A couple of days ago, I was sitting in the offices of a Canadian publisher talking about digital books. I was urging the folks there to get into the business of distributing authors’ work online with no digital rights management whatsoever.

Let me set the stage. Digital Rights Management (DRM) is code that is kludged on to online content, like music, to prevent purchasers from using that content in ways the distributors would rather they didn’t. For example, DRM prevents you from making a copy of a song you’ve purchased from an online music store and passing it on to a friend.

Unfortunately, DRM can also prevent you from taking a song you bought on your home computer and playing it on your work computer, or on a new computer you just picked up but isn’t authorized by the DRM. Or, it can even prevent you from playing it on the machine you bought it through if something goes flakey.

The biggest users of DRM so far have been record companies. They argue it prevents piracy and protects profits. The truth is, it doesn’t do either. It just pisses off consumers and gives pirates something to hack in their spare time.

And, a new study from the University of London, England commissioned by Industry Canada suggests that folks who share music online (via peer-to-peer networks) actually buy more CDs, not fewer. So, the industry apologists will have to look elsewhere to explain their woes.

For the record industry, DRM has been a frustrating, fruitless exercise in trying to control the uncontrollable. It’s a cat and mouse game where the mice (the hackers) are more numerous, more agile and more motivated. As sci-fi author and activist Cory Doctorow says, “DRM is junk science.”

Fortunately, DRM is dying. Universal, one of the big players, has just started selling its tracks on amazon.com as DRM-free MP3 files. On the iTunes Music Store, you can now buy DRM-free tracks from a variety of labels and independents. It’s always been the case that nobody but the recording industry liked DRM, and now even that sluggish beast is getting the message.

And itâe(TM)s a message the book industry needs to learn from. In the past decade there have been dozens of attempts to launch e-books and e-book readers. Many were hampered by device size, high price, lousy titles and bad interfaces. But all were burdened with silly DRM slapped on them by publishers, Microsoft and Adobe âe” which produced reader software dripping with draconian restrictions hardwired into the code that displayed the text.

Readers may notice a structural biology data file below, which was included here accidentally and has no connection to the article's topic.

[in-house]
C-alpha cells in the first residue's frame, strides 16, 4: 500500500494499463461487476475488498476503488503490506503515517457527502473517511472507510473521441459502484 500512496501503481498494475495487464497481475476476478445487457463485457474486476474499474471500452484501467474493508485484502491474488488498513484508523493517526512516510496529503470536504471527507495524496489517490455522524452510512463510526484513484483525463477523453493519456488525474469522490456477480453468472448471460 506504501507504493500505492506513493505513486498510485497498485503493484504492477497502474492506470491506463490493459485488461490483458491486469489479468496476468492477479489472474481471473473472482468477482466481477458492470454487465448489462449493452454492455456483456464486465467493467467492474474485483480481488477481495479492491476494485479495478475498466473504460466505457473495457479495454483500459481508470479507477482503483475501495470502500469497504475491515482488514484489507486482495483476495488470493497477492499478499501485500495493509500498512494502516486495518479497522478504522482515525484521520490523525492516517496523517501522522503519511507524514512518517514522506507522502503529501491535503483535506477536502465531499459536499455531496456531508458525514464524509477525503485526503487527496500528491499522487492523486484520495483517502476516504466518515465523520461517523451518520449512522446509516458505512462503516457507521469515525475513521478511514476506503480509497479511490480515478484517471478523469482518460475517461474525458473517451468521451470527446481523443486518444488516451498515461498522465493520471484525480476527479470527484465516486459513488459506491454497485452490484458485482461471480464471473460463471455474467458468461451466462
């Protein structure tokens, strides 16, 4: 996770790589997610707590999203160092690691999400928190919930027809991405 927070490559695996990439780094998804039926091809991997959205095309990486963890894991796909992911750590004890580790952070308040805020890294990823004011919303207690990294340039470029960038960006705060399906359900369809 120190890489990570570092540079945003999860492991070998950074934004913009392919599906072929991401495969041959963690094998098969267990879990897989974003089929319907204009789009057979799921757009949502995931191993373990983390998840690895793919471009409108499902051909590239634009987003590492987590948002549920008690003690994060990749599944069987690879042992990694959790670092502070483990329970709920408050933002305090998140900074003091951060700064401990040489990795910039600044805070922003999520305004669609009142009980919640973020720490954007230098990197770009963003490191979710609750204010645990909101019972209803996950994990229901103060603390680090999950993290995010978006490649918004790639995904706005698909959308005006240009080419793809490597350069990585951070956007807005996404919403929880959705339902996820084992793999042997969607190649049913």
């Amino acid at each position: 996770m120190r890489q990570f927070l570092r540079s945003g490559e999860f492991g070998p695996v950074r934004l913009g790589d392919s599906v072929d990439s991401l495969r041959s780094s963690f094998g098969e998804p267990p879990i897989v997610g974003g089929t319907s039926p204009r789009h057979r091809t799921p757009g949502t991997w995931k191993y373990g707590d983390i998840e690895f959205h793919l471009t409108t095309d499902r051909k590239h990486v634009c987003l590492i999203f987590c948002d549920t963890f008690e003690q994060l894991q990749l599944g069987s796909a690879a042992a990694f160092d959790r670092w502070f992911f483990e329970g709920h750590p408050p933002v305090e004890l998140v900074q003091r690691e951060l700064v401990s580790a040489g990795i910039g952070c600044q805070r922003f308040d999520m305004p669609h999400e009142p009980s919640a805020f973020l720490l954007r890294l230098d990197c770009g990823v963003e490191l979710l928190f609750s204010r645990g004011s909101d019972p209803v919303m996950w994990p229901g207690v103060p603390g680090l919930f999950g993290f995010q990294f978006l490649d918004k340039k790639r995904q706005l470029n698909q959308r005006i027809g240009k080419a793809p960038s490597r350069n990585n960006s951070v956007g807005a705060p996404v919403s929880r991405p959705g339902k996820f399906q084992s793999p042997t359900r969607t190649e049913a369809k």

Why does this matter now? Because in the next few years portable screens will get bright, sharp, simple and small enough that we will start using them for all sorts of daily tasks, much as we use laptops now. See last week’s column on the iPod Touch for one example of such a device.

That means that content we used to carry around in book, binder and paper form will be converted from atoms to bright bits at 200 dots per inch. We need to be certain that, when that happens, we maintain the same consumer rights we enjoy now.

When books become e-books, we must be able to use them, sell them, lend them and give them away just as we do now. DRM, any DRM, will prevent that, or make it so complex that it is sure to frustrate, break and bind consumers in fetters we don’t want or need. DRM is a Trojan horse that can erode rights, right under our noses if we don’t pay attention.

Book publishers, especially Canadian book publishers, have such a great opportunity right now. Few, if any, Canadians hate book publishers. Few, if any of us, think they foist junk collections of short stories on us with only one good tale in the bunch. We don’t think they make obscene profits on the backs of less well known authors.

We don’t think they pump out indistinguishable pulp fiction junk. But, that’s just how many of us think of big record labels (and with good reason). In short, our goodwill is the book publishers’ to lose. Point being, even if they put electronic books for sale DRM-free and in a platform-agnostic form, we have little reason (apart from greed or cheapness) to rip them off. On the other hand, we have every reason to support them.

Look, if you told me I could buy a copy of, say, Bill Clinton’s Giving for $9.99 in a format I could read on my iPod Touch, computer, PDA or cellphone, I’d put down my money. And, if you didn’t gum it up with DRM, I’d respect the purchase, the author’s rights and the need for the publisher to make a profit. Why? Because the publisher treated me like an honest consumer. And, in the end, that’s the best DRM money can buy.

That’s why I was sitting in that office making the case against DRM and encouraging the publisher to take a bold but freeing step away from the stupidity of record companies and e-book reader software companies who think infantilizing consumers wins their hearts and minds.

Will my little entreaty make a difference? Hope so. I want to live in the future. E-books are a part of that. Let’s get on it.


Wayne MacPhail

Wayne MacPhail has been a print and online journalist for 25 years. He was the managing editor of Hamilton Magazine and was a reporter and editor at The Hamilton Spectator until he founded Southam InfoLab,...